Gear Up

Convertible Deck Enclosure for Year-Round Grilling

Late Fall and every time I pass the tarped Kamado grill outside the garage I realize how unlikely I am to use it in the upcoming winter months; encased in a mound of blown snow and whipped by sharp NW winds. Already missing the radiated heat and fragrance of real wood charcoal smoke; appealing elements to capture for the cold , dark months ahead. Triggered a concept for both moving it up to the roofed, 2-side enclosed deck AND further enclosing the deck with a combo of west -facing solid panels and south-facing light panels for solar gain.

  • Groundrules:
  • Completely convertible for summer use w/independently mounted panels minimally fastened to house
  • Lightweight, narrow panels of standard-length building materials

Aware of the dual-wall polycarbonate panels used in greenhouse construction but discovered these single-wall corrugated panels that are inexpensive, lightweight and ideally suited.

Really sweet to hang out while grill going. Just spent a sunny Sunday smoke-roasting a rump for sandwich cold-cuts in the morning then idled the grill down for pizzas in the afternoon. Smoke and radiant heat create a comfy rustic atmosphere. Maintains a temperature 40 to 50 deg F above outdoor temperature throughout the middle 4 hours of a sunny early January day.

Gear Up

Freezer Performance: Seals, Sensors and Alarms

Freezers quietly chug along in a basement or utility area and are easy take for granted – until they unexpectedly fail. This post is about getting a “heads-up” before a major loss.

Most freezes are NOT equipped with an actual internal temperature readout device or alarm. If yours has none then by all means at LEAST get one like this that has a wired sensor run thru the door seal and an external battery powered readout and audio alarm. You can use it both to adjust the freezer temp setting to the zero to 10 below F range best for beef storage and get an alarm should the freezer or power circuit fail.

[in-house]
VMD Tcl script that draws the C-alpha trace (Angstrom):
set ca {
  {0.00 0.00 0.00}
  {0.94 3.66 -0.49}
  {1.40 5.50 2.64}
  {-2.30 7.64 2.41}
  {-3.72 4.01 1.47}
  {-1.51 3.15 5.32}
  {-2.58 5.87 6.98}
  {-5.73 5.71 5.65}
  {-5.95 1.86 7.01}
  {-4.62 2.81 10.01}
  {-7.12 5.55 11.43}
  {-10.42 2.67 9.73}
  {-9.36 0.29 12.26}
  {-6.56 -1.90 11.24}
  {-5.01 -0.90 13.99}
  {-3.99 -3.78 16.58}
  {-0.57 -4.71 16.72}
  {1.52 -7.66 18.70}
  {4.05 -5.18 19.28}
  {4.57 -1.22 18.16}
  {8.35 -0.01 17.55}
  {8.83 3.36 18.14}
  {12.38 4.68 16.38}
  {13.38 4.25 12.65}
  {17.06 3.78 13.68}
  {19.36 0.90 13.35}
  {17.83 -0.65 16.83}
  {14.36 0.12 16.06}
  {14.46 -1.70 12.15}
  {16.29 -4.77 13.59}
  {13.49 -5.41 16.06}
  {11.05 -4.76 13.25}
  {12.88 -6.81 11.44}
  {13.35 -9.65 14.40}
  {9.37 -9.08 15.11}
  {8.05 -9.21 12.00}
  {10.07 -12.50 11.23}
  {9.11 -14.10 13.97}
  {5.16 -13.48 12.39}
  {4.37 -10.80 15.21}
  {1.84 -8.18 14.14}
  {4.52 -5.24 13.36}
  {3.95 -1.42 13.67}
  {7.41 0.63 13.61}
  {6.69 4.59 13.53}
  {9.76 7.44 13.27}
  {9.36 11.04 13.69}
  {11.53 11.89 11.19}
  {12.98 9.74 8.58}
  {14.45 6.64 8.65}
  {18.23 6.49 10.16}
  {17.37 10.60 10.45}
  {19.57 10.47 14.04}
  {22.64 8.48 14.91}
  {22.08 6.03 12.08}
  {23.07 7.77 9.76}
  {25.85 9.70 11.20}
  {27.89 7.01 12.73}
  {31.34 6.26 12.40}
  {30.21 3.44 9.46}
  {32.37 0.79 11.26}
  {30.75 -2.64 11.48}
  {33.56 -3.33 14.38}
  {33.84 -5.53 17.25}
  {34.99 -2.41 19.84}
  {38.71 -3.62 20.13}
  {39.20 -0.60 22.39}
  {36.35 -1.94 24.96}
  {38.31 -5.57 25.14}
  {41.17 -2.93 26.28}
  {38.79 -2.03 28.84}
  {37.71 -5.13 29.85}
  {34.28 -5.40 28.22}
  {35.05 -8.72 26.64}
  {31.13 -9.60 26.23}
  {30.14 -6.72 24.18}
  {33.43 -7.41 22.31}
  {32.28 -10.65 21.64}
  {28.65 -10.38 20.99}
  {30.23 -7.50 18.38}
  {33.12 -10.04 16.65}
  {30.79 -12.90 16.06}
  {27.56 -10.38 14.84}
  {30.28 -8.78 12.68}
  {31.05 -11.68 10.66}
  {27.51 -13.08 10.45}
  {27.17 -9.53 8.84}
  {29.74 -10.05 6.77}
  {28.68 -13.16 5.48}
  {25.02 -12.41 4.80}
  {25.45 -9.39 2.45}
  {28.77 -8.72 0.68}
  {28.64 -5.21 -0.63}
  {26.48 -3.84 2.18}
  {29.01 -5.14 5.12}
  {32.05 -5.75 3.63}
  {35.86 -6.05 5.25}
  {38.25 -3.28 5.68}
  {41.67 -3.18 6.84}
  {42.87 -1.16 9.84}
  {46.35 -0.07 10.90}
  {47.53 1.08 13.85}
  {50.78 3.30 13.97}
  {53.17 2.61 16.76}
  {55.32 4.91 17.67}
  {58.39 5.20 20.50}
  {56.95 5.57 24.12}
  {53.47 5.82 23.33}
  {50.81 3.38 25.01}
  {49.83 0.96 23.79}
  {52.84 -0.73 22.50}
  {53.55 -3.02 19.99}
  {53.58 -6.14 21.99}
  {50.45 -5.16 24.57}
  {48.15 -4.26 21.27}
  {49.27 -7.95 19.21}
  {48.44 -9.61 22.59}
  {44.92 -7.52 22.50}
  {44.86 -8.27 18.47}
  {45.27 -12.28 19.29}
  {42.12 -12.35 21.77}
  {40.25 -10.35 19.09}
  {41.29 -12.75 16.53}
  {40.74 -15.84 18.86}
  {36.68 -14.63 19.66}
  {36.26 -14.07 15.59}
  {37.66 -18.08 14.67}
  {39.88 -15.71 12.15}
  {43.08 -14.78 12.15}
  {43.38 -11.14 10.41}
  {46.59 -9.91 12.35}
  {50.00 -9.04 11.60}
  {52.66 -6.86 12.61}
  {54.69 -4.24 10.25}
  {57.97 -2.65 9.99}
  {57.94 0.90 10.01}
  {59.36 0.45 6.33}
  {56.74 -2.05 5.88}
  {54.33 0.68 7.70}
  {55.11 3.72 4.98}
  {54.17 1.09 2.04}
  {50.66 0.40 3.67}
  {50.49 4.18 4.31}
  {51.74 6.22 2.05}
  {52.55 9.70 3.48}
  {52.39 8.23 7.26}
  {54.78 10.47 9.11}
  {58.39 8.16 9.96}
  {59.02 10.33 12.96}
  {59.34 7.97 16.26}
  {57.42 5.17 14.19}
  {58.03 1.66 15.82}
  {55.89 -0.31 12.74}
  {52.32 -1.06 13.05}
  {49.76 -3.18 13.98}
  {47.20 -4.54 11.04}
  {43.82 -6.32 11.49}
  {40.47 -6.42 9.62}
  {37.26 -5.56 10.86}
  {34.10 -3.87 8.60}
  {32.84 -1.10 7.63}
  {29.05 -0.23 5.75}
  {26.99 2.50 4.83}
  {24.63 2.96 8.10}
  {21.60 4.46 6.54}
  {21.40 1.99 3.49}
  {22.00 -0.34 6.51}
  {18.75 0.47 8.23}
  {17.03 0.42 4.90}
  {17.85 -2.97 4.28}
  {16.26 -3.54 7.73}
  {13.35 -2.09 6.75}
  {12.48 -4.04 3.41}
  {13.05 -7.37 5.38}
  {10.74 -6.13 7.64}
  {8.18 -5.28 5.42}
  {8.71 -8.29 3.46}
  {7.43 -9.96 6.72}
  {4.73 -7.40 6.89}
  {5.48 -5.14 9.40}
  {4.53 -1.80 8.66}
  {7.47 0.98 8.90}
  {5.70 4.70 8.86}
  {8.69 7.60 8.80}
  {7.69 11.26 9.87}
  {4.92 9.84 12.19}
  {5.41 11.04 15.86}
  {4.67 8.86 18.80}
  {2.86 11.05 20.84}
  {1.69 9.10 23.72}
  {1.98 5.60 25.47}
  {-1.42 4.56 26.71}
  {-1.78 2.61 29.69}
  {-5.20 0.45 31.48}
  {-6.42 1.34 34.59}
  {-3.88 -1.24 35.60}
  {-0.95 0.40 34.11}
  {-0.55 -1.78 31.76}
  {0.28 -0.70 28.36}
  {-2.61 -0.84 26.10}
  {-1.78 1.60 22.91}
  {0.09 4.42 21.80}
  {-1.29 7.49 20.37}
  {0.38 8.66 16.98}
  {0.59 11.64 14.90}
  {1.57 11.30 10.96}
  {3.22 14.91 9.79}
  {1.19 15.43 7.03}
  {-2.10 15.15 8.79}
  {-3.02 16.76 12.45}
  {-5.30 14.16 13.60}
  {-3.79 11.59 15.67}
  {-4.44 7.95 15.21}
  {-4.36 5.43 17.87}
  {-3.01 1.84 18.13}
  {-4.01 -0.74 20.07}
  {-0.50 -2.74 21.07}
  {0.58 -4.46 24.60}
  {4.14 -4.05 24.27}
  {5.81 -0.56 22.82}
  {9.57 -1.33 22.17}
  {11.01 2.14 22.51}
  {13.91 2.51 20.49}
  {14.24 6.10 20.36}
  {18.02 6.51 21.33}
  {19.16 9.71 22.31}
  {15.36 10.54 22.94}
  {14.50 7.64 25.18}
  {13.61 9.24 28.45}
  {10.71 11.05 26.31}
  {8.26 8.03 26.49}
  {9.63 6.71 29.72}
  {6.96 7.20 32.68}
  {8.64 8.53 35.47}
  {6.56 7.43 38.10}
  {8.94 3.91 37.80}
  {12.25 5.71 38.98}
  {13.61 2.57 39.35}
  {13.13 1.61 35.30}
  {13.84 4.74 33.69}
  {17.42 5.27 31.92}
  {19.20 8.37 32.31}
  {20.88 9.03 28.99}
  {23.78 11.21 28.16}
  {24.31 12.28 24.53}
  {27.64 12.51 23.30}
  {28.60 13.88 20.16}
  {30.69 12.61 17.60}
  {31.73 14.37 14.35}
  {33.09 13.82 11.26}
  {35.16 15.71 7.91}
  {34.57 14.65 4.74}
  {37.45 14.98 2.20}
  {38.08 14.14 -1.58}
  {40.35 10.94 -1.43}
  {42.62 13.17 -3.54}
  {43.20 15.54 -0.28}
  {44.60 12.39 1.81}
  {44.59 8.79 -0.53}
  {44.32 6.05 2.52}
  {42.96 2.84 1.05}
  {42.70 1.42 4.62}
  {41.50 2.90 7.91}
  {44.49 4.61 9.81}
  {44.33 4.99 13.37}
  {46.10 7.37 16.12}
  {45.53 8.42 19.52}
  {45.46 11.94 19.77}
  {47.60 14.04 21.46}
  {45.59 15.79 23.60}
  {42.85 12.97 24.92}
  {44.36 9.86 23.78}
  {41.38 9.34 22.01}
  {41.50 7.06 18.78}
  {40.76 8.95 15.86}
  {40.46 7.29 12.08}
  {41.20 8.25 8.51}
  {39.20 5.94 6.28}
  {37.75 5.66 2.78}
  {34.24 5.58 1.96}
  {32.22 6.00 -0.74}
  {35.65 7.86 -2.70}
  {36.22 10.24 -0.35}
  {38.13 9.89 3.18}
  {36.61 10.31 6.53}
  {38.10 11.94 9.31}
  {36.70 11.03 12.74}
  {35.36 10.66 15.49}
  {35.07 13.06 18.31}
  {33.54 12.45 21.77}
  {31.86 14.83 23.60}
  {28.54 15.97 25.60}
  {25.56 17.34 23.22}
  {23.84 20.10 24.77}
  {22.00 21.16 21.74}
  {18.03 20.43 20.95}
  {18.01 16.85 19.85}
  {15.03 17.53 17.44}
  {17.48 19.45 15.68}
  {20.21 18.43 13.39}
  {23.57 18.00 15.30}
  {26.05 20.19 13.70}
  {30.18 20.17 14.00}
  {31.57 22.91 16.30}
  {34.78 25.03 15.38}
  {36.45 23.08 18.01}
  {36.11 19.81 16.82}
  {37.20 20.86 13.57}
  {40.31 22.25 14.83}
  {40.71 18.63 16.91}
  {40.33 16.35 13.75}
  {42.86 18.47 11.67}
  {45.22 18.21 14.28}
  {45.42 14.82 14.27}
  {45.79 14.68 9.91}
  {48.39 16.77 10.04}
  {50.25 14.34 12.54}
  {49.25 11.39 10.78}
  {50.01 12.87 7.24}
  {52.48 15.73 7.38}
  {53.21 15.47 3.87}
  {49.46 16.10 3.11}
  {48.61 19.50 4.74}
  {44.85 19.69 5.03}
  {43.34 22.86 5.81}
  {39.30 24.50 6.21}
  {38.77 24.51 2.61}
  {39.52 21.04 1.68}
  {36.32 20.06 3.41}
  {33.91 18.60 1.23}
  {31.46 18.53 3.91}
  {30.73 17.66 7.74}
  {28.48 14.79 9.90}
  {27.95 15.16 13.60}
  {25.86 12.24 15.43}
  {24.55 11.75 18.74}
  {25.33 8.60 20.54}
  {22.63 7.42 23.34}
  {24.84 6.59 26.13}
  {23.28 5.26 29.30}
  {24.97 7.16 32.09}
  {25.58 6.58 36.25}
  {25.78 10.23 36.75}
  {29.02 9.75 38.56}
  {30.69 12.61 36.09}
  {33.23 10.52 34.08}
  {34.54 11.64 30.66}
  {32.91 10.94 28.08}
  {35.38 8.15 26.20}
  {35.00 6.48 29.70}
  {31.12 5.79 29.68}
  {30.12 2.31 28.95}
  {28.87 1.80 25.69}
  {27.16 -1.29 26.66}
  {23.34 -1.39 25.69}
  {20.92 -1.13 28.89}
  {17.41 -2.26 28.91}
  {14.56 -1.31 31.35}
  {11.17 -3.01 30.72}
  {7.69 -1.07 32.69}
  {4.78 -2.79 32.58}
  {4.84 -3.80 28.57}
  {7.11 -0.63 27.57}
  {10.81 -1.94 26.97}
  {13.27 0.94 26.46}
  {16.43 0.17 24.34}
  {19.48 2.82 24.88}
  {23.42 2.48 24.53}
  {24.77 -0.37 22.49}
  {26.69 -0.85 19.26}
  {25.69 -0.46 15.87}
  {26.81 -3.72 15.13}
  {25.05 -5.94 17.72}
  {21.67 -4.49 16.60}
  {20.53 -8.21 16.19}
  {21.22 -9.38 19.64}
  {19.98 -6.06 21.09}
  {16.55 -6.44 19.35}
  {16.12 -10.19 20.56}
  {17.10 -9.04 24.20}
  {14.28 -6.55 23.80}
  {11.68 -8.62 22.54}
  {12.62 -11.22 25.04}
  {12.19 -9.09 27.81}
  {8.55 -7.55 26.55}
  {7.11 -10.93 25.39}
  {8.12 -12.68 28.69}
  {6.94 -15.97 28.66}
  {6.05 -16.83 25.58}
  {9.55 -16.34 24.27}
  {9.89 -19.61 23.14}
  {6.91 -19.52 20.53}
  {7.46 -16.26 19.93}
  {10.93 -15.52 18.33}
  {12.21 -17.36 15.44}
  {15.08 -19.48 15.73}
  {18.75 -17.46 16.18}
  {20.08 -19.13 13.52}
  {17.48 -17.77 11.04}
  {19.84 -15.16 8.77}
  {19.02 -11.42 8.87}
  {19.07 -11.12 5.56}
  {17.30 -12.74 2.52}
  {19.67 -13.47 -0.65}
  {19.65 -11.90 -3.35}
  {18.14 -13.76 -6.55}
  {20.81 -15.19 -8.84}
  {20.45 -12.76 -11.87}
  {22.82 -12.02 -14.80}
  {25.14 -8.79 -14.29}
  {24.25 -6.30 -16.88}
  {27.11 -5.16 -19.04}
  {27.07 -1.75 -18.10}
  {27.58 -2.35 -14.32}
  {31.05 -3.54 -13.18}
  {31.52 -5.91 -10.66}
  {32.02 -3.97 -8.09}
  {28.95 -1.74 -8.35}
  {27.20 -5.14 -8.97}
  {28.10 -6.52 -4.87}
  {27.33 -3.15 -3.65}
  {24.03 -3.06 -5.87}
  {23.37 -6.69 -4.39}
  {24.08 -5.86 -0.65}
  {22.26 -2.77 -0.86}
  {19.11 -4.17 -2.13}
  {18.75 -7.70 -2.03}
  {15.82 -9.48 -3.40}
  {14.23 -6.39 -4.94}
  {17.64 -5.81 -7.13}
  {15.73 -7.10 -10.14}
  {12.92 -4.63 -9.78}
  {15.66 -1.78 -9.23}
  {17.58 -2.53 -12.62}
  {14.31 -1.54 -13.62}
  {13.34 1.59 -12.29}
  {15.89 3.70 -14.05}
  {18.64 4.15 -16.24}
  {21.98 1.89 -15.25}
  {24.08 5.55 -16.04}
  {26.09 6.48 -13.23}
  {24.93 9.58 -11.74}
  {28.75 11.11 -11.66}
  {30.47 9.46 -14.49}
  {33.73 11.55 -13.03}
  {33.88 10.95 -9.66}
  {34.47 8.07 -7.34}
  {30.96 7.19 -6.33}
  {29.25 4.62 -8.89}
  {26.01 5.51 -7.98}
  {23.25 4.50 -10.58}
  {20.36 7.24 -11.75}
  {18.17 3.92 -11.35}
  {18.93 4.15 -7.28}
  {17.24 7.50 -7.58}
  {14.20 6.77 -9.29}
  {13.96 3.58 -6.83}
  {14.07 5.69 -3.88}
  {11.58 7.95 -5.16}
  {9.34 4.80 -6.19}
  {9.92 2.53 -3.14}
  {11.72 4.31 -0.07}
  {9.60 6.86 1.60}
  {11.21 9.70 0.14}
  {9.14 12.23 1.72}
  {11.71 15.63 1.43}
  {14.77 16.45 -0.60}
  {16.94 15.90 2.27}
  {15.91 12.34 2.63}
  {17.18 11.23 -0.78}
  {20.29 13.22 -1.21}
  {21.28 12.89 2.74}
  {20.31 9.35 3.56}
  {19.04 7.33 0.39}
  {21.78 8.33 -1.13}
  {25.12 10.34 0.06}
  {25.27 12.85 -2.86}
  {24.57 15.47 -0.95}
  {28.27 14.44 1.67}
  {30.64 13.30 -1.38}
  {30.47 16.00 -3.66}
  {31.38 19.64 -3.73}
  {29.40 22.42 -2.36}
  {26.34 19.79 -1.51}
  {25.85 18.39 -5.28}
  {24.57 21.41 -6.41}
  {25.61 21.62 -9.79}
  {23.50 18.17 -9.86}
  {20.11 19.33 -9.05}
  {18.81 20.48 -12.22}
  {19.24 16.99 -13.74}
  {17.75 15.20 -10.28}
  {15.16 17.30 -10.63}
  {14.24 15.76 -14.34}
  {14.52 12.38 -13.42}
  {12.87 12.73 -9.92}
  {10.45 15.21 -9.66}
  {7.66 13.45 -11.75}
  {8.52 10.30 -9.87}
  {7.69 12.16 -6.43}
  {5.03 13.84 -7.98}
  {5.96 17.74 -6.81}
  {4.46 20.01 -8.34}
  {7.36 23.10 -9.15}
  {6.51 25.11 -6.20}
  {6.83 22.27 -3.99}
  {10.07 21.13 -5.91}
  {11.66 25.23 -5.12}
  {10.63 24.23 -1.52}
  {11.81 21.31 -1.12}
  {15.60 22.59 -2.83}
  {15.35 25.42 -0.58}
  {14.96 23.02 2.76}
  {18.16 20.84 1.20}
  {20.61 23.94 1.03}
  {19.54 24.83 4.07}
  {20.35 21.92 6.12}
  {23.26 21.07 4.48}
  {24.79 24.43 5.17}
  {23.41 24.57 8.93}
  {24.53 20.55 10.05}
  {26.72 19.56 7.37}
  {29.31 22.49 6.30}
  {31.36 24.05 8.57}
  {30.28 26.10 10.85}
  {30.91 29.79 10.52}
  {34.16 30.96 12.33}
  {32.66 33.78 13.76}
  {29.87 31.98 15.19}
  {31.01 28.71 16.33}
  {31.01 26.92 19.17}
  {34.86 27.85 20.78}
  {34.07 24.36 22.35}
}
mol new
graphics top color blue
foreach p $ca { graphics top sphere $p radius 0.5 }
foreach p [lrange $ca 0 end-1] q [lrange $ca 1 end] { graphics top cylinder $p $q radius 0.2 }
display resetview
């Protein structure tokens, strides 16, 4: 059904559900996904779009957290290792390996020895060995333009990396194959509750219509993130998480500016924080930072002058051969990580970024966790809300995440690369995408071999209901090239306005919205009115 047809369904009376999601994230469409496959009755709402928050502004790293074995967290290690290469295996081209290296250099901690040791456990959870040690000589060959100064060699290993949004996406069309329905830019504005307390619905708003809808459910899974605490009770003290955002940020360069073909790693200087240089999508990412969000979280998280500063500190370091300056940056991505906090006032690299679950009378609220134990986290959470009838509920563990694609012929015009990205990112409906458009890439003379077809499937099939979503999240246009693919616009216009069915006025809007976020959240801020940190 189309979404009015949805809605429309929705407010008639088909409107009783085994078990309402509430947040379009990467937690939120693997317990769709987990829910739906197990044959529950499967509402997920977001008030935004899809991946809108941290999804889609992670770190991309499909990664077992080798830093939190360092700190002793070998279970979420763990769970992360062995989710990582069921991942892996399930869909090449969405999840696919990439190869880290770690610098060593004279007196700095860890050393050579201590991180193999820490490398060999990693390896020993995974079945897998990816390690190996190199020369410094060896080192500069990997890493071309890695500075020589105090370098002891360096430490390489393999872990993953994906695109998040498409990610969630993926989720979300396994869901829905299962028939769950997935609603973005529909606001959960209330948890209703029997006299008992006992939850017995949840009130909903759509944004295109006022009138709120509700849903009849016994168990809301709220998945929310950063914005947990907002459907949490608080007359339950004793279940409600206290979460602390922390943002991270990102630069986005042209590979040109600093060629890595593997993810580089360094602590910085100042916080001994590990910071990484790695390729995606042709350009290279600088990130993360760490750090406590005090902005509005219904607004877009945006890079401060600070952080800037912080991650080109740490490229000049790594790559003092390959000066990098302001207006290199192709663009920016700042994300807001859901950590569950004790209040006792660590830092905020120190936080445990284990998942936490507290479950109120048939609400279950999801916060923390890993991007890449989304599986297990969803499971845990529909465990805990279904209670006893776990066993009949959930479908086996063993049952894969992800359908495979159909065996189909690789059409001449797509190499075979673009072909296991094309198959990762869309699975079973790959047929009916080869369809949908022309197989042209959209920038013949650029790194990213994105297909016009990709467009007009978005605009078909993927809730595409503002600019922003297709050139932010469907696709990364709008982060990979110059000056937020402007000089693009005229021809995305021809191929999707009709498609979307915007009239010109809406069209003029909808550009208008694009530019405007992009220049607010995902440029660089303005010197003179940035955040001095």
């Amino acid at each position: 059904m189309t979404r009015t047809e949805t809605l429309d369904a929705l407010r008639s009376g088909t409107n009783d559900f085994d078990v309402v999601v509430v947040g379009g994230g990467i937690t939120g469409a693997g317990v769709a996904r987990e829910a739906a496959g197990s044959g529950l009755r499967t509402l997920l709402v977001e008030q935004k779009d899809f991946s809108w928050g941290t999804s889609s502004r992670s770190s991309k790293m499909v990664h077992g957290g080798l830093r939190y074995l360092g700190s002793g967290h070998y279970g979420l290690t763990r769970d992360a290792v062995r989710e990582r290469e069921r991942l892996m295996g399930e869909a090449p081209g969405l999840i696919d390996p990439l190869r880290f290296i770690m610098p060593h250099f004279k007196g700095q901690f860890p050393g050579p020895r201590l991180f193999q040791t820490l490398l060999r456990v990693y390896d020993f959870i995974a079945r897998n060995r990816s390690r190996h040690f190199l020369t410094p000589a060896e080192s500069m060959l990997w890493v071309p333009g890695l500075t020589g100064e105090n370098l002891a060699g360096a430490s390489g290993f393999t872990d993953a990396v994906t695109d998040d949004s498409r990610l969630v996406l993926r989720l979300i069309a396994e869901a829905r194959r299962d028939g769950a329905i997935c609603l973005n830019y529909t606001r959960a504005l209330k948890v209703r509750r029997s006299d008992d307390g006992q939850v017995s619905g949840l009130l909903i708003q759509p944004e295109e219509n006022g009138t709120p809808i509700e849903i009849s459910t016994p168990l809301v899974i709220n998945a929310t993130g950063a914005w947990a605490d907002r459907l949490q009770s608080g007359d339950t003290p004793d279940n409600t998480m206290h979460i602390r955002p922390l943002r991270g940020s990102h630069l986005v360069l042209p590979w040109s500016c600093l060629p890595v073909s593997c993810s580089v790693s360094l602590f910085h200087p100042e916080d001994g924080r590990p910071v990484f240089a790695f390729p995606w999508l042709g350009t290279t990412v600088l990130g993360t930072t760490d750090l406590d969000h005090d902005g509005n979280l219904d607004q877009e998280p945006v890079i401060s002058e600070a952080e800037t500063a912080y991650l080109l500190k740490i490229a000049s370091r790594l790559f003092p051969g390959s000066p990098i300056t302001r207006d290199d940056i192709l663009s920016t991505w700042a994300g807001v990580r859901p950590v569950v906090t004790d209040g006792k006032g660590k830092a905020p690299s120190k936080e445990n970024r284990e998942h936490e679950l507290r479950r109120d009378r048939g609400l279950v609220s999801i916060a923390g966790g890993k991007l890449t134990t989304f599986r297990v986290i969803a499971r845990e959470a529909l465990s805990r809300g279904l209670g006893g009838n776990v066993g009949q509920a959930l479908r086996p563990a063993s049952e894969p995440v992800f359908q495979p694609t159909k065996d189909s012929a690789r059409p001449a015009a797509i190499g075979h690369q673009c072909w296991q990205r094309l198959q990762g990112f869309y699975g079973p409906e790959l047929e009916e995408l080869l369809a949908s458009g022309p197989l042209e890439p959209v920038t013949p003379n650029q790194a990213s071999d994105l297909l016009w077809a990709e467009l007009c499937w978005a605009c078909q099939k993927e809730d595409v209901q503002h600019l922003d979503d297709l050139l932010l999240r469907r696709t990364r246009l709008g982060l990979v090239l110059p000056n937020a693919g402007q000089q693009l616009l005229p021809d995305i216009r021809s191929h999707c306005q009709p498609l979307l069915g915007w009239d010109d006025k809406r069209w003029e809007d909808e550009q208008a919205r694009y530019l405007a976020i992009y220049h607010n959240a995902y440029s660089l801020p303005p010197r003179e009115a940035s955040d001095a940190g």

Freezer “door seals” are a major performance concern. Accordion pleats and magnetic attraction allow the seal to compress and extend to close gaps of varying size. They are by no means a perfect “hermetic” seal and only slow down the leakage of internal cold/heavy/dry air OUT to be replaced by warm/light/wet room air leaking IN. This is why frost forms on the internal walls and coils. Frost represents the condensation and freezing of room air humidity (water vapor) on these cold surfaces. The more leakage the quicker it forms. Make sure your door seals are undamaged without excess crud in the pleats (particularly along the bottom seal of an upright style freezer) and are not age-hardened. Dirt and crud accumulation in the pleats restrict seal compression, slowly making that portion of the seal less compliant.

More recently available wireless sensor/alarms may be a better option since they don’t  promote seal leakage at a wire pass-thru point. This unit is capable of displaying and alarming (-40 to +140 F) from 2 remote sensors in addition to the station location.

Chest freezers are less vulnerable to air leakage because the seal is all at a single elevation with a uniform internal air pressure behind it. Their seal pleats are oriented horizontally and don’t collect crud. Upright freezer seals are faced with a pressure differential between top and bottom due to the tall column of warmer-top and colder-bottom air they are holding in. The bottom seal tends to collect crud from inside the freezer box. Uprights are prone to leak OUT at bottom and pull IN at top.